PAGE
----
Saskatchewan Unemployment rate second-best among provinces in the country

Chelsea West
February 10, 2018

The area's unemployment rate remained unchanged however, at 6.8 per cent, because the number of people working or seeking work also fell last month. The Northeast had the lowest unemployment in B.C. last month.

Rocco Rossi, president of the Ontario Chamber of Commerce, said the numbers "reflect the concerns we have heard from businesses for months".

Even with the overall decline in January, Canada has been on a strong run of job creation that has seen the country add 414,100 full-time jobs over a 12-month period. Unemployment in Canada is at 5.9 per cent, 3.9 per cent in Victoria and 4.8 per cent in Nanaimo.

Despite Canada's healthy economic performance past year, Alexander said the surprising pace of job creation had been stronger than the other data.

The job market is coming off its strongest pace of growth since 2002 after creating more than 400,000 jobs in 2017.

"I don't think that the January number is the start of a whole series of declines - I think it's more of a reflection of the fact that we were tracking abnormally strong numbers behind us", Alexander said.

Statistics Canada says 88,000 jobs were lost in January, the biggest one-month drop in nine years. Others didn't expect the January report, on its own, to have a significant impact on the outcome of the next rate announcement.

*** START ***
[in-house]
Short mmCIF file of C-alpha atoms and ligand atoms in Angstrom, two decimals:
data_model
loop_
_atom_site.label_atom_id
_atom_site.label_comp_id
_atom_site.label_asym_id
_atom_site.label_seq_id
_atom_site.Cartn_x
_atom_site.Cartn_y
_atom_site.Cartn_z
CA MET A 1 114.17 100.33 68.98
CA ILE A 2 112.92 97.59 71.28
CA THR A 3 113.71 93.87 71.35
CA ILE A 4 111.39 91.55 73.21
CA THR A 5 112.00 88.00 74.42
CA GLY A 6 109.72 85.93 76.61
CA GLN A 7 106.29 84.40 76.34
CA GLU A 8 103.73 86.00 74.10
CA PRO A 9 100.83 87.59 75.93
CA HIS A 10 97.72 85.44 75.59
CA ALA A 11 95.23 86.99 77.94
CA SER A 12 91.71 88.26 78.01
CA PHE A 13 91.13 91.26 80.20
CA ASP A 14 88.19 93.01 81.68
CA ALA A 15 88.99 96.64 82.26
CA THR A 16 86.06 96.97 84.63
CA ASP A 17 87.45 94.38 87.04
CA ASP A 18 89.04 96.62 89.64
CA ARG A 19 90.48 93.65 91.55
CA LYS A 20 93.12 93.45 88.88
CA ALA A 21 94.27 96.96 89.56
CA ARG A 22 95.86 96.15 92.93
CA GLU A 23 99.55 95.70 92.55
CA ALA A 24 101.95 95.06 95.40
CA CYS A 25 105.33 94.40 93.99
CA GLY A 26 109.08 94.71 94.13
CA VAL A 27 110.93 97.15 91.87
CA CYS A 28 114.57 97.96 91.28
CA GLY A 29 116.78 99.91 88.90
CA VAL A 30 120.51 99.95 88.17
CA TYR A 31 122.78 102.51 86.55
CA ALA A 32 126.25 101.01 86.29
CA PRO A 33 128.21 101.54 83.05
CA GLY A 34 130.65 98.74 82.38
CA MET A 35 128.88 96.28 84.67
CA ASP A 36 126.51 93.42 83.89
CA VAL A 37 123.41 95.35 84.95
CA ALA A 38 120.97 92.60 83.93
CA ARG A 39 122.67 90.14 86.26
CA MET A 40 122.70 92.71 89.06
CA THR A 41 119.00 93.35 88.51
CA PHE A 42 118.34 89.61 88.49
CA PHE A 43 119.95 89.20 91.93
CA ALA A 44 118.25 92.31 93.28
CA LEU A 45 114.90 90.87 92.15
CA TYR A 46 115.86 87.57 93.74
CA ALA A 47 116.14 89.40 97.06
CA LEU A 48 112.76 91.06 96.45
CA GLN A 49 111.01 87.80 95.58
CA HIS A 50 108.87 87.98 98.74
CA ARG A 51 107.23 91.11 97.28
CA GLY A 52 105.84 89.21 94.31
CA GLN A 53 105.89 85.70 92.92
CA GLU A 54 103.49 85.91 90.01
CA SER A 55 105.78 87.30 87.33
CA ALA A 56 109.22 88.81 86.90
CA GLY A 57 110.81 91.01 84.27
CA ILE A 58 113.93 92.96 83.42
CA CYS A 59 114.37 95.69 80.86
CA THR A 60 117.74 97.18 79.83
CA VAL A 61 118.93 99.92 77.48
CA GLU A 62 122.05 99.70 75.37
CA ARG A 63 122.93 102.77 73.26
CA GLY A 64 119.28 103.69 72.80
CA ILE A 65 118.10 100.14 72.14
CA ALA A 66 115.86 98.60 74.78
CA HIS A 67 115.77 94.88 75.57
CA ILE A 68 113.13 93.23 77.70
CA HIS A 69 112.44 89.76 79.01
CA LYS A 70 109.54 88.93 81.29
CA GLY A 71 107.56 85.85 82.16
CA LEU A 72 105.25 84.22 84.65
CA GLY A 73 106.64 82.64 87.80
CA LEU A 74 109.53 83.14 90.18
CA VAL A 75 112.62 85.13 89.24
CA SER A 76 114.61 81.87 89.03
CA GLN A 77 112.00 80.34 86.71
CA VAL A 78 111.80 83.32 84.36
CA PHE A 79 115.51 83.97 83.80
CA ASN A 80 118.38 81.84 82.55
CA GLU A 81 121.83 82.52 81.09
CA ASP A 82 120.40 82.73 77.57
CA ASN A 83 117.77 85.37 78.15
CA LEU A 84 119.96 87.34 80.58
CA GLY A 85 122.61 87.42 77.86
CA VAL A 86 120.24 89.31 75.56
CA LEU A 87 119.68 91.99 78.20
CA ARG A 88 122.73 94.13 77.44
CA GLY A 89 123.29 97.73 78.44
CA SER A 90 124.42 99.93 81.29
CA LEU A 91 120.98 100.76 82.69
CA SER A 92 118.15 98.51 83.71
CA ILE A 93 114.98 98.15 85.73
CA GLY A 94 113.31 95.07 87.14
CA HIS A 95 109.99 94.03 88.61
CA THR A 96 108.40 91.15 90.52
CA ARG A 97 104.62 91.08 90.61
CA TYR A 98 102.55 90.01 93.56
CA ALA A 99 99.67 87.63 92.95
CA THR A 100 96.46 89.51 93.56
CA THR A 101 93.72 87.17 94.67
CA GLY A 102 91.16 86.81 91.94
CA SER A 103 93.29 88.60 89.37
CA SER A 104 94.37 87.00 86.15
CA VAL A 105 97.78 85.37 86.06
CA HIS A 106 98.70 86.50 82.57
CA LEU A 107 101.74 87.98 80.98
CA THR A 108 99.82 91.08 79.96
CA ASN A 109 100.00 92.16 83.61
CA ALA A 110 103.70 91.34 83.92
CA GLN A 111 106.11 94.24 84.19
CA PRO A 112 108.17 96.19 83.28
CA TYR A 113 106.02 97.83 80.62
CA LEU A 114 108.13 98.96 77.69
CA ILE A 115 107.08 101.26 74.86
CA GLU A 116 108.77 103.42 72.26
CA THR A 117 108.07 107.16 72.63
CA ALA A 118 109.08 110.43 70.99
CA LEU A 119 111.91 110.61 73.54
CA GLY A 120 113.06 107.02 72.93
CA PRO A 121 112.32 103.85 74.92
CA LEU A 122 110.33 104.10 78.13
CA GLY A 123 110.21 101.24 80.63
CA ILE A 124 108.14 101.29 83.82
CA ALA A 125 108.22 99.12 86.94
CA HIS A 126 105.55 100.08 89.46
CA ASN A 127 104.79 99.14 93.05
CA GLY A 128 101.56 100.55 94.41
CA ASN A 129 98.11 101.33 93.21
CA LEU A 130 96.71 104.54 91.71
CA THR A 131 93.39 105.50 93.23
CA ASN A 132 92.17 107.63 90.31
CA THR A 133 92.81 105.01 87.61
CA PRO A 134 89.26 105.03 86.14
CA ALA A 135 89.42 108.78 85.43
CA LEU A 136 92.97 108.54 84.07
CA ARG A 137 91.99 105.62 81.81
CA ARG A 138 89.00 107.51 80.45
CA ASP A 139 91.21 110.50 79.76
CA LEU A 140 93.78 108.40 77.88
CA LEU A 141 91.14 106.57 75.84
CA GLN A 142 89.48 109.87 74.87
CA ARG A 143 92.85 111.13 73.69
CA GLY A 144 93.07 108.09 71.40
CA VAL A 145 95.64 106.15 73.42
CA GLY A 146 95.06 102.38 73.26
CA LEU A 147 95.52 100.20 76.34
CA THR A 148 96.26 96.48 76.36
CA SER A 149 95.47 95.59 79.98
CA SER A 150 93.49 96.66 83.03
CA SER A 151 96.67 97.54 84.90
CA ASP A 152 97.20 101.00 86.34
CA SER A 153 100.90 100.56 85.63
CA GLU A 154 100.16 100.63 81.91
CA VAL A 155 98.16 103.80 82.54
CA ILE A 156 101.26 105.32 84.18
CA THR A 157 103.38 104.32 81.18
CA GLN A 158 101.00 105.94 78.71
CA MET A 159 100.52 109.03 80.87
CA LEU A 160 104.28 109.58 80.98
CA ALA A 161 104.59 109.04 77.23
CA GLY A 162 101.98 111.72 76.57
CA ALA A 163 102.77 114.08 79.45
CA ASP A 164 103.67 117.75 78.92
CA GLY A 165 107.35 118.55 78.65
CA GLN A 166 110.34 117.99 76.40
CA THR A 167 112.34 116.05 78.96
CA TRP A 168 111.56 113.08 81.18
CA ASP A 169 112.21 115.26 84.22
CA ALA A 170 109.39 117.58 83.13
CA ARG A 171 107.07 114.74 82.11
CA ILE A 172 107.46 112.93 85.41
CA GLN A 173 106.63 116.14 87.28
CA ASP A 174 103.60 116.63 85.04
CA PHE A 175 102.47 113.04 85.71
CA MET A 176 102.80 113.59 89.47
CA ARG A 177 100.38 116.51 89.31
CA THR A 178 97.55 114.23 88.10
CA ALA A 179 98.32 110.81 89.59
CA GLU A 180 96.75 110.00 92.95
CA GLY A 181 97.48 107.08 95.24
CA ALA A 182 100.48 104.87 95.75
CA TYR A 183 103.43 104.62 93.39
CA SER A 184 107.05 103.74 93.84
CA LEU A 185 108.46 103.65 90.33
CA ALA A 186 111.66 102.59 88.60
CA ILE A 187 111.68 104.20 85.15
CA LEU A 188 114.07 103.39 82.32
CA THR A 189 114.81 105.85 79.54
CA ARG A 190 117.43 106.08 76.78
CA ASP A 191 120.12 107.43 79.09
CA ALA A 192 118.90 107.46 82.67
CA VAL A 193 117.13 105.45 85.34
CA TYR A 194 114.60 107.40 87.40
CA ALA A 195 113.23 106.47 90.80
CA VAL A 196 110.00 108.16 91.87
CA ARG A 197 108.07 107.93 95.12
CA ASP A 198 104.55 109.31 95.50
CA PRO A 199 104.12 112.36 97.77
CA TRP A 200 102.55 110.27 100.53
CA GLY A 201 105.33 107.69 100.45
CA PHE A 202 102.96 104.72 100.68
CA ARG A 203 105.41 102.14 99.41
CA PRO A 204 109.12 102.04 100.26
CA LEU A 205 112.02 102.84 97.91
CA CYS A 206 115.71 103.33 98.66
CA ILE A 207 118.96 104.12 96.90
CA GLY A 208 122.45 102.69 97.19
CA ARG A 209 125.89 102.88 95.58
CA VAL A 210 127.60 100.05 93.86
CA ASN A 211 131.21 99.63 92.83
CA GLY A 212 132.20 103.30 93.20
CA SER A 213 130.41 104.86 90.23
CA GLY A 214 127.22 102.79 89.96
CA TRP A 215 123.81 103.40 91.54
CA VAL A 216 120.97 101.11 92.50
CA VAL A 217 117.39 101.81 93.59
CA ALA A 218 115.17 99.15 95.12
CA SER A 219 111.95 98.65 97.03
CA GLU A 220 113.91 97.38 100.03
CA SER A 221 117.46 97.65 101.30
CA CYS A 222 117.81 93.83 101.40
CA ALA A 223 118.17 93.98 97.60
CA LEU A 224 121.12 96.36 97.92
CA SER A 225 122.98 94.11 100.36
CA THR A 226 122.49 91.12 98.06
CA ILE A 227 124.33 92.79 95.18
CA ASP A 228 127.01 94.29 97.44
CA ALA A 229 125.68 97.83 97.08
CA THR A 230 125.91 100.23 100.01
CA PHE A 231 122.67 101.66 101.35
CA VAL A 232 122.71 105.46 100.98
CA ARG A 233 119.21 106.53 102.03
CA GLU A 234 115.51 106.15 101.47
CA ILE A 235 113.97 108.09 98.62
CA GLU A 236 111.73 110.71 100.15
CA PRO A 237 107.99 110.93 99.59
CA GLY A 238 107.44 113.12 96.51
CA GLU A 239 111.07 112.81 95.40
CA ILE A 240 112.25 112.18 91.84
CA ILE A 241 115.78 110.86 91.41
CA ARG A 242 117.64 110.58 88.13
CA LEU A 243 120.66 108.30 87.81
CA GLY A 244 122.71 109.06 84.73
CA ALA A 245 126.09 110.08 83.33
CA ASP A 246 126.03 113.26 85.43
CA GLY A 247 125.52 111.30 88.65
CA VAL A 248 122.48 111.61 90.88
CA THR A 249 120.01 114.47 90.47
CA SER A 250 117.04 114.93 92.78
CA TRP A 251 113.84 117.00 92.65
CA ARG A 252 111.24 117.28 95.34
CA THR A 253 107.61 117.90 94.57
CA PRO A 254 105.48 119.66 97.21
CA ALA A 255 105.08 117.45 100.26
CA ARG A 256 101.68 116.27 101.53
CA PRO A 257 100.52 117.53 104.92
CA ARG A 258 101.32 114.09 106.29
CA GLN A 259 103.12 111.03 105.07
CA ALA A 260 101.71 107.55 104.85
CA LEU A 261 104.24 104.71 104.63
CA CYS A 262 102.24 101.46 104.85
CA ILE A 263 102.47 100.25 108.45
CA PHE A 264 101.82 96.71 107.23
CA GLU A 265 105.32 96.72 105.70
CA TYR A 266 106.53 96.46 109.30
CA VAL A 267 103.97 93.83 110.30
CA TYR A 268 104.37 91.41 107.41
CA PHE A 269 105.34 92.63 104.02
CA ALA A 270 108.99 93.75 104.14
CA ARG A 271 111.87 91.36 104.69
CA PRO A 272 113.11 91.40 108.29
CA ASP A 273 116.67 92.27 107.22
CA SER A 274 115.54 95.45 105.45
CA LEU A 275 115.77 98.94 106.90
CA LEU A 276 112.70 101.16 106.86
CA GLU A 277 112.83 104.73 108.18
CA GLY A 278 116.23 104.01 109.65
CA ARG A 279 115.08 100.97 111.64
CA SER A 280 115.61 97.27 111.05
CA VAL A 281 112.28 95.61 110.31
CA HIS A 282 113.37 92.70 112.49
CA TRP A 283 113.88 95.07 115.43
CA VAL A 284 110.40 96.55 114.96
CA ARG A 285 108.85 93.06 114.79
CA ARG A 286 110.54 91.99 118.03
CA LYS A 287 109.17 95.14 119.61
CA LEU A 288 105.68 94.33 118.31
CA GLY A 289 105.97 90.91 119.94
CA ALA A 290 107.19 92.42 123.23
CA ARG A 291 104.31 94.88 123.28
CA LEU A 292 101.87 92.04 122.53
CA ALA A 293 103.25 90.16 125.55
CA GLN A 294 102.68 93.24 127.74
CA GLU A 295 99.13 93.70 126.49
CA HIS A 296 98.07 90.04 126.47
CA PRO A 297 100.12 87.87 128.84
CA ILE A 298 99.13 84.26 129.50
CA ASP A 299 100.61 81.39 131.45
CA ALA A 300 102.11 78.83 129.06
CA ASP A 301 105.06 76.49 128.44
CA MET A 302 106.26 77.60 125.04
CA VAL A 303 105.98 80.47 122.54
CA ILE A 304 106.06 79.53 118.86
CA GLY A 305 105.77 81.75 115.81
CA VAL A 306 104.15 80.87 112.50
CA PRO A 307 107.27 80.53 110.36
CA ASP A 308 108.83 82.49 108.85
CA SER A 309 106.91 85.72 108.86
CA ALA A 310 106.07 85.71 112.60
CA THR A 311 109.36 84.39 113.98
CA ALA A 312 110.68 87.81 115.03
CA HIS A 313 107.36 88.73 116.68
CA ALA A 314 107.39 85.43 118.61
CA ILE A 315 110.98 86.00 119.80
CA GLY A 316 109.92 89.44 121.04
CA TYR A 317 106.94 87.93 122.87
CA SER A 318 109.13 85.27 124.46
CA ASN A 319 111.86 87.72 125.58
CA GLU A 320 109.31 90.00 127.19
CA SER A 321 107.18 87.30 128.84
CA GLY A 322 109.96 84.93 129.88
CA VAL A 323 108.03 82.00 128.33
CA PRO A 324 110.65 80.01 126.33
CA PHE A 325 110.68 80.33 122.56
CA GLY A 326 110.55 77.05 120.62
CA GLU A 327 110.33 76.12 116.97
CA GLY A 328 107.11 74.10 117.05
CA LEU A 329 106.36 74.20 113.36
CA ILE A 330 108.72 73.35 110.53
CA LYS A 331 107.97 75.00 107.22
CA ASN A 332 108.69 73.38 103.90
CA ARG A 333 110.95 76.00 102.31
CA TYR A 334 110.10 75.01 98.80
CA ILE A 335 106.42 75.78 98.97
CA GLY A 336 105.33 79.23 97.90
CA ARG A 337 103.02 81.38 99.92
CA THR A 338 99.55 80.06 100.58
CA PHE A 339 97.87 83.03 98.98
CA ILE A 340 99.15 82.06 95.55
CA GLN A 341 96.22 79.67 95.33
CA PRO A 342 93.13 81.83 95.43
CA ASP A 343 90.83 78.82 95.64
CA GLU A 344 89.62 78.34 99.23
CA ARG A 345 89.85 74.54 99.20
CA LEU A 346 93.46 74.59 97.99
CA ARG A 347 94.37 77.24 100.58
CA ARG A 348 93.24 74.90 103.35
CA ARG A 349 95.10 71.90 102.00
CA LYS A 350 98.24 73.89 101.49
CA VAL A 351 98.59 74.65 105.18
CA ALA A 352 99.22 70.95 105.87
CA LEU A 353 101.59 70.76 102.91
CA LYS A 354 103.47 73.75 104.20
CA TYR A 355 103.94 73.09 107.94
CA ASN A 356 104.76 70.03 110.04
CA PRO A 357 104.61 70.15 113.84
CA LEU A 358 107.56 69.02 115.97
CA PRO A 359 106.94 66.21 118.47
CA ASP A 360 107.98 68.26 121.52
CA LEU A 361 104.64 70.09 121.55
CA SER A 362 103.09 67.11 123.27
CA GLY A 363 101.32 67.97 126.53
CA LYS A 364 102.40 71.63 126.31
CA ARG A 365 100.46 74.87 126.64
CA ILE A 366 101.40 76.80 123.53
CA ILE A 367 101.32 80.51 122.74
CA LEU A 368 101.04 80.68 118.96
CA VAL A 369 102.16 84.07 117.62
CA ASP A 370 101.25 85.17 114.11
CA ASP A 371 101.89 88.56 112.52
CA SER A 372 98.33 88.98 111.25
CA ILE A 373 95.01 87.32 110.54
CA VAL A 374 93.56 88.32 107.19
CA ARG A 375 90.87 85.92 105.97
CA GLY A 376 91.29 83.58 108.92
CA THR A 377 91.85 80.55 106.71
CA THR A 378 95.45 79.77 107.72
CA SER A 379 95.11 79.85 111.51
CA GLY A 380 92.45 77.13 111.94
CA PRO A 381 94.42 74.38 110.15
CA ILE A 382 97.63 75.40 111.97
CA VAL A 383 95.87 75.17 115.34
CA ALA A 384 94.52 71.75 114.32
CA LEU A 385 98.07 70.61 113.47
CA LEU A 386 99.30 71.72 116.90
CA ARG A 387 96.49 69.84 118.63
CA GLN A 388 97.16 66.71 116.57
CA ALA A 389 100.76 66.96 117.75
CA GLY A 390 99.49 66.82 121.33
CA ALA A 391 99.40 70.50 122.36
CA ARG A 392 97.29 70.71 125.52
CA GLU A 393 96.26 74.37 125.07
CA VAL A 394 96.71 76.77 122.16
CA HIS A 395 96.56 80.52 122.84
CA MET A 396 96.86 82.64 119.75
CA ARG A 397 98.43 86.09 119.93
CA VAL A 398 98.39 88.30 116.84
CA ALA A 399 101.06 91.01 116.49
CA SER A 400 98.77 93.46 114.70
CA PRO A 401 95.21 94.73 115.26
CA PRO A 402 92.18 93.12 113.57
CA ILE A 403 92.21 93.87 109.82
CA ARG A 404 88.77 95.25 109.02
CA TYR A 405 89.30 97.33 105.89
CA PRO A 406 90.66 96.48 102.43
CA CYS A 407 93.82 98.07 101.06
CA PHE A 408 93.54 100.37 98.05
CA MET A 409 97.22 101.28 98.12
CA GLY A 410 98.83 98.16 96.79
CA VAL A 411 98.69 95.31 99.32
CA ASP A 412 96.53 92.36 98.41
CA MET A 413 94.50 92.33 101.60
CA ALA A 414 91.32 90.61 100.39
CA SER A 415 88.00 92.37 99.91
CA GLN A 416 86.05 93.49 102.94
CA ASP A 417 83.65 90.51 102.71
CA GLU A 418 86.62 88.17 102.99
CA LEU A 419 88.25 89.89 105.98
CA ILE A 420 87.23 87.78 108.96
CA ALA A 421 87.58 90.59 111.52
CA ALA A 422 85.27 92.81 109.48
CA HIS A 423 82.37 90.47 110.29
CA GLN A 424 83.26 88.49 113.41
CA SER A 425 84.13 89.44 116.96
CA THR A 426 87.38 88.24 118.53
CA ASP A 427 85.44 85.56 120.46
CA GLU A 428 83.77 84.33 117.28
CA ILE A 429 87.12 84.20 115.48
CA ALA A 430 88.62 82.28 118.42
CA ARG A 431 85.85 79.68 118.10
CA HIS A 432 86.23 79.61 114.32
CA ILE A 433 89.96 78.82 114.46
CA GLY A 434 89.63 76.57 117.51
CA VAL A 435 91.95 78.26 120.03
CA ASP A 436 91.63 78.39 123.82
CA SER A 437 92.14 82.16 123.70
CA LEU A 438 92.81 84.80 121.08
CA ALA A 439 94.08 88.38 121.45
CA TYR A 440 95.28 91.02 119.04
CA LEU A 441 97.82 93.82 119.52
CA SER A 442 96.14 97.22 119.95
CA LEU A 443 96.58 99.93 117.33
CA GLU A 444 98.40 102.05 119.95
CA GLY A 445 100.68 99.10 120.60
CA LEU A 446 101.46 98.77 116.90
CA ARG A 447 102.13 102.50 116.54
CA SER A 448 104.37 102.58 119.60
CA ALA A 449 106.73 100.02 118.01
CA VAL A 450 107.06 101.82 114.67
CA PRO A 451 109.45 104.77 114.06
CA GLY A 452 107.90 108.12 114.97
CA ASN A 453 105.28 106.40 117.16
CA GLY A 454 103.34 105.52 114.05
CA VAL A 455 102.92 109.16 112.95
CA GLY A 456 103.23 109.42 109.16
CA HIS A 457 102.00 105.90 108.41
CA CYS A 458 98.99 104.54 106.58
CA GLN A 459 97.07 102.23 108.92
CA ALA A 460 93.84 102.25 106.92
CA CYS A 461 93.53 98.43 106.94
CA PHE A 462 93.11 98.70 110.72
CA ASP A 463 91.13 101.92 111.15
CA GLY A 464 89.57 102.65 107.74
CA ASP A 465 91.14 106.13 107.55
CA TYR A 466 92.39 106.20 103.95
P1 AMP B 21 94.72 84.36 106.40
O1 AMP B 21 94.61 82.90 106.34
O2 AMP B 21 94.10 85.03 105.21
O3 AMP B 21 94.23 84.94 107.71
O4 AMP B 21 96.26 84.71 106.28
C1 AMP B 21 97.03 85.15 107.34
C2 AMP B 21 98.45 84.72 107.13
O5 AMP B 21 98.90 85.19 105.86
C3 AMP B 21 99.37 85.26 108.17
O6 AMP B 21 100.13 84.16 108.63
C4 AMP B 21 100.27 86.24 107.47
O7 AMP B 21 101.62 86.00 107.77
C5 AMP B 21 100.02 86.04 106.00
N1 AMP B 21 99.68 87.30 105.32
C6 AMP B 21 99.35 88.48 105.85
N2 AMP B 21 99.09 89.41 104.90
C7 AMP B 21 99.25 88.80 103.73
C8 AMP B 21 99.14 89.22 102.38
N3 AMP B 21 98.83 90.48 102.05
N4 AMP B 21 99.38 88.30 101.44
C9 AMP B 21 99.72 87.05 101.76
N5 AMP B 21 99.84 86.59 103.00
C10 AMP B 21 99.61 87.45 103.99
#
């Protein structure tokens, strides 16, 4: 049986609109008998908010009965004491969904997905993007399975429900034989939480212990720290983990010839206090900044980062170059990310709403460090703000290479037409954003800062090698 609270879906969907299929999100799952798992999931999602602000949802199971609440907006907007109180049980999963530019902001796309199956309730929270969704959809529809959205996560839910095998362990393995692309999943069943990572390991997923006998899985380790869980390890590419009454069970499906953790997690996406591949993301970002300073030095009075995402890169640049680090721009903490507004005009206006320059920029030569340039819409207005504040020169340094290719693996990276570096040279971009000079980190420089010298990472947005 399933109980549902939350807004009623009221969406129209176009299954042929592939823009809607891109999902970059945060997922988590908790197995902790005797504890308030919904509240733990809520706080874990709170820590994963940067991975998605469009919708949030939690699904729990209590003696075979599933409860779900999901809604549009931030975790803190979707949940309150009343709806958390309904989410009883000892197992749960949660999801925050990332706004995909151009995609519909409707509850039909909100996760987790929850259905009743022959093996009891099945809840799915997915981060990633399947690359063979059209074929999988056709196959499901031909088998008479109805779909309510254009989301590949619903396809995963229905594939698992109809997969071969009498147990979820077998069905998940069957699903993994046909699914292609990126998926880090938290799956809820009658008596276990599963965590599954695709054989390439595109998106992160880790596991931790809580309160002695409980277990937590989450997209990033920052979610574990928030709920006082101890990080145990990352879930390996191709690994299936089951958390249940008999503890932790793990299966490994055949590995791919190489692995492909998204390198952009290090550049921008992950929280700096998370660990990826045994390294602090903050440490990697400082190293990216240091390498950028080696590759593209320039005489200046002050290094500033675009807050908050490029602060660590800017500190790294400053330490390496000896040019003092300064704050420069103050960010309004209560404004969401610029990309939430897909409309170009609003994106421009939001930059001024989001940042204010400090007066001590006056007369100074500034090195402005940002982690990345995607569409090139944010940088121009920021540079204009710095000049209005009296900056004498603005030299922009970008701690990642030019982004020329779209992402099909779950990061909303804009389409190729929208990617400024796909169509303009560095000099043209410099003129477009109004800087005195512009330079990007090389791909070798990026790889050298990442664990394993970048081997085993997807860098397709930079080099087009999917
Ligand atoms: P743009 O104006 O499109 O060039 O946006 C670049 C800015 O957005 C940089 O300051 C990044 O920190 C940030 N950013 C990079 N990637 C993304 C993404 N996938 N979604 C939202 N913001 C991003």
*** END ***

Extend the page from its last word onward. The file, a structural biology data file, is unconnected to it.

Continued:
CIBC chief economist Avery Shenfeld said he thought it probably leaves Poloz right where he was before the survey results came out. It's the highest year-over-year increase since July 2015 when it rose 3.32 per cent.

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Victoria's finance, insurance and real estate sector saw the biggest gain in employment over the past year with 7,500 new positions.

The London area jobless rate jumped from 6.2 per cent to 6.5 per cent in January as more people surged back into the job market.

Economists are divided on how minimum wage increases play out.

Provincial summary The drop in the number of people employed also coincided with an increase in the minimum wage in Canada's largest province, Ontario.

There were also decreases in New Brunswick and Manitoba, the agency said.

Most analysts cautiously highlighted the potential connection.

Ontario's Economic Development Minister Steven Del Duca ‎dismissed concerns that the drop in part-time jobs was due to the government's decision to raise the minimum wage to $14 five weeks ago, an increase of $2.40 per hour that many businesses said was too much.

Other reports by TheSundaySentinel

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